Every exec at some point in their career has been sold to by both PR and marketing firms, but what’s the difference — and do they really have to be separated into different disciplines? Furthermore if they can be combined, does PR now have a permanent place at the marketing and communications table?
Is PR Different From Marketing?
Historically, public relations and marketing have always been housed in separate camps. Be it internal departments or unaffiliated external agencies, it’s a separation that reflects a widely held industry viewpoint: that the two disciplines are exclusive of each other, and therefore incompatible. Yet as many trends now suggest, the differences between modern marketing and PR, aren’t quite so set in stone. Not anymore at least.
A core offering from any well respected communications firm is quality content. Content that’s easily relatable for the public, relevant to the target audience, and published with the objective of influencing a reader’s opinion or product consumption trajectory.
The same can be said of the core components in PR. At the very center of every preplanned PR campaign, is that same quality content. A story with a strong hook, written in a style that a journalist can easily adapt and publish for a relevant target audience. Something that will also ultimately influence a reader’s opinion, and even their future actions.
The communications strategy behind content marketing helps sell a product. PR content syndication helps sell a product, a person’s opinions, a platform, or a brand. So if the differences between PR and marketing aren’t so clear cut anymore, how can you tell where content marketing begins and public relations end?
PR vs. Marketing
Despite having similar campaign outcomes, there are still a multitude of differences between PR and Marketing. Ultimately PR is a different animal because it entails a larger proportion of real time reactivity vs. carefully pre planned and long term communication strategies.
PR is crisis management when a corporation destroys an ecosystem with an oil spill. It’s reputation management — and if necessary — social rehabilitation when a public figure becomes too familiar with an intern. It’s thick-skinned interaction with bulldog journalists hungry for a quotable slip-up. This is the reactive component of public relations that will always exist in a separate sphere from that of marketing.
However, it’s the proactive elements of public relations, that blurs into what modern marketing and communication have become. PR teams spend weeks, if not months, carefully plotting a campaign to garner coverage of quality content. Their client then appears online, on television, on the radio and in newspapers, in line with that plan.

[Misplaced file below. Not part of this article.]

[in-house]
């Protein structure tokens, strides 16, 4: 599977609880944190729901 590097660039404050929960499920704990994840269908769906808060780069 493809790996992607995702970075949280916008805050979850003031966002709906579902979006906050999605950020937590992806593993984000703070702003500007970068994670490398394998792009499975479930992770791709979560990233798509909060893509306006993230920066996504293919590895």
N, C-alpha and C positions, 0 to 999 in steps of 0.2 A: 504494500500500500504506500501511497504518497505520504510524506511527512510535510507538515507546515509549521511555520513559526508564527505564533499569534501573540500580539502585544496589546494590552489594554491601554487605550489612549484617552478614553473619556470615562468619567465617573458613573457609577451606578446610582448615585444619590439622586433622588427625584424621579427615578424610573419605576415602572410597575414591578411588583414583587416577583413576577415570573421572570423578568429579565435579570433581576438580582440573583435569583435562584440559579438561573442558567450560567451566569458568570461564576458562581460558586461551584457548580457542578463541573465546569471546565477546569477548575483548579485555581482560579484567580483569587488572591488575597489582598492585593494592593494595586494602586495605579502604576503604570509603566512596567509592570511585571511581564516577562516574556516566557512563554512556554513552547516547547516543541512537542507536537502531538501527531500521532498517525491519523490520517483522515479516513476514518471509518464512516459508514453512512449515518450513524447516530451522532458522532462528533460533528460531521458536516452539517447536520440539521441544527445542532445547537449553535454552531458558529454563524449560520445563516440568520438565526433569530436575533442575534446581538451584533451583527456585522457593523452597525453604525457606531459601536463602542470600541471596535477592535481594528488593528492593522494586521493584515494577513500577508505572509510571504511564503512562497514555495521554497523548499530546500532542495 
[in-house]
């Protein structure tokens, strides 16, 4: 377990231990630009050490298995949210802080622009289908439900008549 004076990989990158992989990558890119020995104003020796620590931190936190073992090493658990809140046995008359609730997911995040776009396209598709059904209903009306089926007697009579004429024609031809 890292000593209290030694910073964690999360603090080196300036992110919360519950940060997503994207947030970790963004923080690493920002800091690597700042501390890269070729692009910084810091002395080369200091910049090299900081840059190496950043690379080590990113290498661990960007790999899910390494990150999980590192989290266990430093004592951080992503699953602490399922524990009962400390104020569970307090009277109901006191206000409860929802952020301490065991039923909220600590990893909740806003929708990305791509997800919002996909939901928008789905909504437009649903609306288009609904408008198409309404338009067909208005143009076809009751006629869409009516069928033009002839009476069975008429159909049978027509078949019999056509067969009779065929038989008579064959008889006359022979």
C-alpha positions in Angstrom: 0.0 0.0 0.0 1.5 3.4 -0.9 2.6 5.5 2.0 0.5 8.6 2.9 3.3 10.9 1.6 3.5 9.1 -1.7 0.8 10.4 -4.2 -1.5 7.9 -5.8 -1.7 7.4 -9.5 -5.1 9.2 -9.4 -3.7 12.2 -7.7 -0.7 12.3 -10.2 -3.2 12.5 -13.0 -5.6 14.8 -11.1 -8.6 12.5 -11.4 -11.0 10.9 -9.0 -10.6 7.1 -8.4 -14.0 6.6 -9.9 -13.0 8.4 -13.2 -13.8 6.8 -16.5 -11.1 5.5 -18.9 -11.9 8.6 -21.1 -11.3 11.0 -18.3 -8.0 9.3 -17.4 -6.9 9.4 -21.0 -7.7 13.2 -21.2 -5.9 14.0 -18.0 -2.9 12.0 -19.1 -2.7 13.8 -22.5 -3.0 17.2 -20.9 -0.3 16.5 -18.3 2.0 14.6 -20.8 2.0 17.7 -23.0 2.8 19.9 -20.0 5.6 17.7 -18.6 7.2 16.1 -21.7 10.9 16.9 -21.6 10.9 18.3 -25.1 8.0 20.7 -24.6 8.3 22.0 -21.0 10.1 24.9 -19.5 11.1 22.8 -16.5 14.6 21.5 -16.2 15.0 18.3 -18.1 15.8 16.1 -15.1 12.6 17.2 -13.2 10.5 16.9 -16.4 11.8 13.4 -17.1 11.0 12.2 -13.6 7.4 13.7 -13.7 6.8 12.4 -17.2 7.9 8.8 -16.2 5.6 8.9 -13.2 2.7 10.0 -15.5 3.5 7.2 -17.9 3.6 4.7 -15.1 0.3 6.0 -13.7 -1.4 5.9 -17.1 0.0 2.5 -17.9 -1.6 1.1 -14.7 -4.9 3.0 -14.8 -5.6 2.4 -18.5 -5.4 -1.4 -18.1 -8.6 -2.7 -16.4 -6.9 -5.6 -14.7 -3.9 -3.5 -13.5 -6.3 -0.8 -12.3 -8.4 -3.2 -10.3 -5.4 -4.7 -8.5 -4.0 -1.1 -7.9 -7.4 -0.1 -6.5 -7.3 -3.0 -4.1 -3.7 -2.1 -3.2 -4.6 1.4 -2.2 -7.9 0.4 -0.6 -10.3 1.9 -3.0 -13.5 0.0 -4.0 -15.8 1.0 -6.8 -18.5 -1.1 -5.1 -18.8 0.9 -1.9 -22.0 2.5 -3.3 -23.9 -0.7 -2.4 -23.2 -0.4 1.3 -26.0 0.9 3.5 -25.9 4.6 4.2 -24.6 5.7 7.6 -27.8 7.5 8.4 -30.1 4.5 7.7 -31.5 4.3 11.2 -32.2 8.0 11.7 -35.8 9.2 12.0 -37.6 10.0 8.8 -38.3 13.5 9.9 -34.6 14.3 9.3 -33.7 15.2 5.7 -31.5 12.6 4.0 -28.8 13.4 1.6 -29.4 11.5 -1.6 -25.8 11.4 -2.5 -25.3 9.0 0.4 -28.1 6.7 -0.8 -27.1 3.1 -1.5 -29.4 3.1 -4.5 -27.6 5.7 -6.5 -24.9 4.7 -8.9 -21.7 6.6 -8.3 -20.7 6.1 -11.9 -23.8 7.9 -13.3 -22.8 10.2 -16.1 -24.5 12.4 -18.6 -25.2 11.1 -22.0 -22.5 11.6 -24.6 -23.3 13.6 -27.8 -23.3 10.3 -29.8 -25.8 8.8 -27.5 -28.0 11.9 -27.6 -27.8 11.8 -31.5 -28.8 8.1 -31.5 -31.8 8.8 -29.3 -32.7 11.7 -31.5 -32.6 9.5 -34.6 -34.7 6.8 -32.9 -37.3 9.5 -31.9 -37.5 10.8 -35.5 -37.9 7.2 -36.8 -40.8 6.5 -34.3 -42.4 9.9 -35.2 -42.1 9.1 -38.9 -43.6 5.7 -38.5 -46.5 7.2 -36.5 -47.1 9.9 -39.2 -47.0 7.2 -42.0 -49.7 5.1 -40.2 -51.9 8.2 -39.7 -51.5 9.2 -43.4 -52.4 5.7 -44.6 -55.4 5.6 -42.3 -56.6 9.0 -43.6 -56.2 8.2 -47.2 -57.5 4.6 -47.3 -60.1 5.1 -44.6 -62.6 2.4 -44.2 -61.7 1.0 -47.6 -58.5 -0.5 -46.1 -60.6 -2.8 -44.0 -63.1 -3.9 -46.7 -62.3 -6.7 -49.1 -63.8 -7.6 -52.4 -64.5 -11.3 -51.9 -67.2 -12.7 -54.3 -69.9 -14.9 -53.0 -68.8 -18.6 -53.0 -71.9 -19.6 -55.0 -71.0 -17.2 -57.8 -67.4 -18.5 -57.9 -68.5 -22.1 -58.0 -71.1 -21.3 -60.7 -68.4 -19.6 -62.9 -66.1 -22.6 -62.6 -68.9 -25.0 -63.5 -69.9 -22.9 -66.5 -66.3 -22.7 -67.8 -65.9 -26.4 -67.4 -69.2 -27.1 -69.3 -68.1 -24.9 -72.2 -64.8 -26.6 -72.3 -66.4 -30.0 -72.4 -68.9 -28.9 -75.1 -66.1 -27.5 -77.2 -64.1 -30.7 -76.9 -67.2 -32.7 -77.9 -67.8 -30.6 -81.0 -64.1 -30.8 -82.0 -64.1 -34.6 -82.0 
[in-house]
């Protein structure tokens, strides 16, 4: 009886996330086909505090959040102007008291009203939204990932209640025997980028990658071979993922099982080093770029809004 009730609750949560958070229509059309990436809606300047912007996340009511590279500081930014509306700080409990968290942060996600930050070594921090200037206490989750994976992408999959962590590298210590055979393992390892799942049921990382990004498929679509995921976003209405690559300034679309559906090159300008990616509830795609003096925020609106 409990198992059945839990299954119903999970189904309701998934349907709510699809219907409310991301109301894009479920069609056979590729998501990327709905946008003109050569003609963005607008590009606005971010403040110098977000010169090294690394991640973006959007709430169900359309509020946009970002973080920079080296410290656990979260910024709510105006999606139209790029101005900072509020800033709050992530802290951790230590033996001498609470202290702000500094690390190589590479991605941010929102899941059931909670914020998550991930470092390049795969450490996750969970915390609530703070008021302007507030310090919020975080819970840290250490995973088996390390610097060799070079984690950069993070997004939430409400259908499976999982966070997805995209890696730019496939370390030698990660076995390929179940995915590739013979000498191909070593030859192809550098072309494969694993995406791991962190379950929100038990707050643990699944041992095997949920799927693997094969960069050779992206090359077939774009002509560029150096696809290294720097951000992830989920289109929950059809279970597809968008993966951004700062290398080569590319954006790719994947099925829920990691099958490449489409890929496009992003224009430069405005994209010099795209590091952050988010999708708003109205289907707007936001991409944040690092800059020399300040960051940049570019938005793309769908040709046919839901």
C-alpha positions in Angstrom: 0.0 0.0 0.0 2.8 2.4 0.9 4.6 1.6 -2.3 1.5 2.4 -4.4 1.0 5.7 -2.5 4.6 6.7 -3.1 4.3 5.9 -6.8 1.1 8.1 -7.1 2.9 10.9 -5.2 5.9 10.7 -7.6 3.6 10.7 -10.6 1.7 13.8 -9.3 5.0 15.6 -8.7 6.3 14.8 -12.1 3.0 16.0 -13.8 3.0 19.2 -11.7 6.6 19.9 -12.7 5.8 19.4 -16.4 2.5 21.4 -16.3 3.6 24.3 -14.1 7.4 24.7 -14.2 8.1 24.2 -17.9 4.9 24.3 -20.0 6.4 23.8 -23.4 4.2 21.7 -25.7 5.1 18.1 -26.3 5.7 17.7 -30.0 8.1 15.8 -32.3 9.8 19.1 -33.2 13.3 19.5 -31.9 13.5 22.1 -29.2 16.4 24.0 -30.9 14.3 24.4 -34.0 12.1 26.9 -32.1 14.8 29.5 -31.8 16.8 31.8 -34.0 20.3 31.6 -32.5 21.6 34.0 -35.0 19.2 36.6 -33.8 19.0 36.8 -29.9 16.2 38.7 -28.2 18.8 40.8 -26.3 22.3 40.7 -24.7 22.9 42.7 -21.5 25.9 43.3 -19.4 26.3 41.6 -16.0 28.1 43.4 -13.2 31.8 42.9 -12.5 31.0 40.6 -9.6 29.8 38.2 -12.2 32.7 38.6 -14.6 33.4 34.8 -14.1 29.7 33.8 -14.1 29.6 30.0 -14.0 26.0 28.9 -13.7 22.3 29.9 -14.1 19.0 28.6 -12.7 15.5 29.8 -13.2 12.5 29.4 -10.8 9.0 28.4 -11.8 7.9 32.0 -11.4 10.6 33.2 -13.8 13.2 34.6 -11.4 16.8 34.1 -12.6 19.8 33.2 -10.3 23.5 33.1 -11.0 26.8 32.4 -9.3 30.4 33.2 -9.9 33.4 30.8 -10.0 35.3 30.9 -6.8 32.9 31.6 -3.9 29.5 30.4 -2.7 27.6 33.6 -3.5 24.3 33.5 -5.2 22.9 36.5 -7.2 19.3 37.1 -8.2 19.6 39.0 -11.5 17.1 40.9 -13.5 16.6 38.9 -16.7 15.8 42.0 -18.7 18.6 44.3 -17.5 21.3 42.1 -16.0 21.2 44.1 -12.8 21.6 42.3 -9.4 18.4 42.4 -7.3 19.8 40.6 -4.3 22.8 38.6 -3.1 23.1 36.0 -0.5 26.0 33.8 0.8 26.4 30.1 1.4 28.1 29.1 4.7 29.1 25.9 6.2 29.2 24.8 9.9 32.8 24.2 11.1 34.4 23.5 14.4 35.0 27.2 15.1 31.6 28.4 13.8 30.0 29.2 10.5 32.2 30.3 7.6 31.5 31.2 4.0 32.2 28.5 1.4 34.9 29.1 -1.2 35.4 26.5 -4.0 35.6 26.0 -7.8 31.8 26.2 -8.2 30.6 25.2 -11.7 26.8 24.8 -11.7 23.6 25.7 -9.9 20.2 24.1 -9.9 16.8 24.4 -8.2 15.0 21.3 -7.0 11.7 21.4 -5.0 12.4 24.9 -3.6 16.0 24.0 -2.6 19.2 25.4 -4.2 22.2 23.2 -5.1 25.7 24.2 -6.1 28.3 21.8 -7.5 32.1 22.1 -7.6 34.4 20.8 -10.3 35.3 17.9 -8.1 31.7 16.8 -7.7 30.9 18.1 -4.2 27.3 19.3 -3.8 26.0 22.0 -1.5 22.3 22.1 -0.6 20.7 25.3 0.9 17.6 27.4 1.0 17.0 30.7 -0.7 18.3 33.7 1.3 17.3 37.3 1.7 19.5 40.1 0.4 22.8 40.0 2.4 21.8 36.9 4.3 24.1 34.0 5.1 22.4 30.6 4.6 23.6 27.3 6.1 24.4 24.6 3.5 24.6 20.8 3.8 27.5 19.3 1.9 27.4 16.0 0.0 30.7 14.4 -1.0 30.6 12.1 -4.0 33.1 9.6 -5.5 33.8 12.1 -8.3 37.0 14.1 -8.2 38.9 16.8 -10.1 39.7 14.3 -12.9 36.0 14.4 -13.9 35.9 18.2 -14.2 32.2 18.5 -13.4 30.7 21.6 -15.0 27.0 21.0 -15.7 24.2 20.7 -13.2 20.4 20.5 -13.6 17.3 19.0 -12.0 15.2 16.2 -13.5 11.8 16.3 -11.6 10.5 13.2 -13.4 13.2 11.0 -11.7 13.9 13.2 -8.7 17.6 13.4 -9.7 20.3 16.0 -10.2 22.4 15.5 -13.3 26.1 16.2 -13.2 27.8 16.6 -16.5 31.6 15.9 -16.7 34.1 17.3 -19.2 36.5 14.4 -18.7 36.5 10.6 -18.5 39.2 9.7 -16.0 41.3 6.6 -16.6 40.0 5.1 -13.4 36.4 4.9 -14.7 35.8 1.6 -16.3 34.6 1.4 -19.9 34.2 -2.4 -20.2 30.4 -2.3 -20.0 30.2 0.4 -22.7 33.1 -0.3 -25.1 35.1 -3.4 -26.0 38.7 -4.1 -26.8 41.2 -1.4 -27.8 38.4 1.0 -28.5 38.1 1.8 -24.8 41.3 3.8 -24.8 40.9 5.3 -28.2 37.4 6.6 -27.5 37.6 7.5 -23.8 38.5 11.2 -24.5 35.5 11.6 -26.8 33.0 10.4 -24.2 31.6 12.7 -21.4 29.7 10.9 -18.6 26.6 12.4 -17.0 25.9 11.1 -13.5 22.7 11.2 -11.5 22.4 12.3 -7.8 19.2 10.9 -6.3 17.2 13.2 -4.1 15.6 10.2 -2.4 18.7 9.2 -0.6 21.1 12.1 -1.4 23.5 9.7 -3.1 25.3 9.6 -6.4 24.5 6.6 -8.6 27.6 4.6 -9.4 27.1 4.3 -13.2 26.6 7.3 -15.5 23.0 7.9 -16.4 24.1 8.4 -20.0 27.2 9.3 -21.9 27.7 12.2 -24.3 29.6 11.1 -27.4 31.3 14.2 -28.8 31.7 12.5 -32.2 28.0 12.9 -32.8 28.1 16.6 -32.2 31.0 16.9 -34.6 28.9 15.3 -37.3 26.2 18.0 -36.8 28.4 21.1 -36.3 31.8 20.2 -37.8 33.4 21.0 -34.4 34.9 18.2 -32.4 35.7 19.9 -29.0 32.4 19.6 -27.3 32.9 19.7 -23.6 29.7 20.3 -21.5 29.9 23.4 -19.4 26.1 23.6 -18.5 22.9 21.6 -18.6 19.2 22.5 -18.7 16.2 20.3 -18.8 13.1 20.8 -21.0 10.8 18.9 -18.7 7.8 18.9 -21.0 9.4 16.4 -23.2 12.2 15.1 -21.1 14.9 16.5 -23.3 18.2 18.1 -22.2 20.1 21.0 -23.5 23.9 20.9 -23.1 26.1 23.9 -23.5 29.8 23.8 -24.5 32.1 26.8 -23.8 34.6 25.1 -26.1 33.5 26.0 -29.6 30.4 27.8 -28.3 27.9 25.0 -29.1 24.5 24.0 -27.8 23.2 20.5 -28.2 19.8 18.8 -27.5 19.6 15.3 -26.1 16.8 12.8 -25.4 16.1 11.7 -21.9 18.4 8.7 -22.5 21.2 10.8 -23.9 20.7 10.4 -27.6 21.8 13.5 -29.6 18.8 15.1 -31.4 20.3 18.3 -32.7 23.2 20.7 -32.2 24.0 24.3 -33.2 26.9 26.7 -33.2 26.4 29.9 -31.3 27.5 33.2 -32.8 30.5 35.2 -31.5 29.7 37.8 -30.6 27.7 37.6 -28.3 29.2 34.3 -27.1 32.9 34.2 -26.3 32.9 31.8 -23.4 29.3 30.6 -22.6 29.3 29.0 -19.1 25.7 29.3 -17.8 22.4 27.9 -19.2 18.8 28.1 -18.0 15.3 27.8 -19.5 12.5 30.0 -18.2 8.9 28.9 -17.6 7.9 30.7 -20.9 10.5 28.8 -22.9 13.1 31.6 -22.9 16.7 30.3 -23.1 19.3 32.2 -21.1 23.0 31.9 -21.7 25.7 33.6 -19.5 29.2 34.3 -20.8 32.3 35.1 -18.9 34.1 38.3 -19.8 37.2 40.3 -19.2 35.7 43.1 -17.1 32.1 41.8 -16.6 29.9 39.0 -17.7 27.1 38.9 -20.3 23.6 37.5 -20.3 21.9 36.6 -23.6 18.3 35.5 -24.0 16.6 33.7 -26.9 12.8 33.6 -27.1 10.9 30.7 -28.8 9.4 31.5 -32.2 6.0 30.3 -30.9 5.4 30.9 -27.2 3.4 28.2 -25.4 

Marketing and communications agencies spend the same amount of time strategizing campaigns with paid ad placements across those same mediums. However, when they then combine this with quality organic content that garners unpaid exposure, their efforts begin to morph into PR.
When Does Marketing Turn Into PR?
A good example is when a blog written for a marketing and communications campaign is read by more people than an article written by a top New York Times columnist. In this instance you remove the gatekeeper journalist and their publication from the equation and instead you engage the public directly. In essence, you become a media outlet in your own right. From here media inquiries start to pour in, the reactive elements of PR are activated and you or your communications firm has to be ready to capitalize on direct journalist interaction.
PR & Marketing: How Can You Integrate The Two?
Opinions and attitudes on this differ greatly, especially among the goliath old guard PR firms who prefer to keep the disciplines separate at all costs. However, the more savvy communications strategists out there have already integrated marketing threads like PPC campaigns, reputation management, and video production with public relations.
The UK firm, Stickyeyes, was one of the first to do so, combining reactive and proactive PR with SEO to deliver marketing and PR campaigns for Hilton Worldwide, MTV, and Hertz Europe on a multinational basis.
On this side of the Atlantic, The Symphony Agency successfully executed the same model of pairing a PR outreach with strategies like long burn organic SEO content drives and multi-vertical outreach strategies on social media. The average result? Coverage in dozens of national TV outlets, print and digital column space, thousands of YouTube views, interview requests that continue for years to come, and surges in web traffic that drive sales conversions.
When Should I Seperate PR & Marketing?
Just because you can integrate PR and marketing, doesn’t mean you always should. For example, if your client has a stockpile of lifesaving PPE that they want to share with those most in need — for free — during a time of international emergency, you should absolutely light that PR torch and signal the media to help you identify where to send it. You shouldn’t then immediately launch an ad campaign to drive sales of that same product.
On the flip side, no media outlet is ever going to get excited about a PR pitch detailing a Post-it note that’s resistant to extreme acceleration and zero gravity. However if you hyper target aerospace execs on LinkedIn with a video-demo ad campaign, you may well end up with a contract to supply the International Space Station with stationary.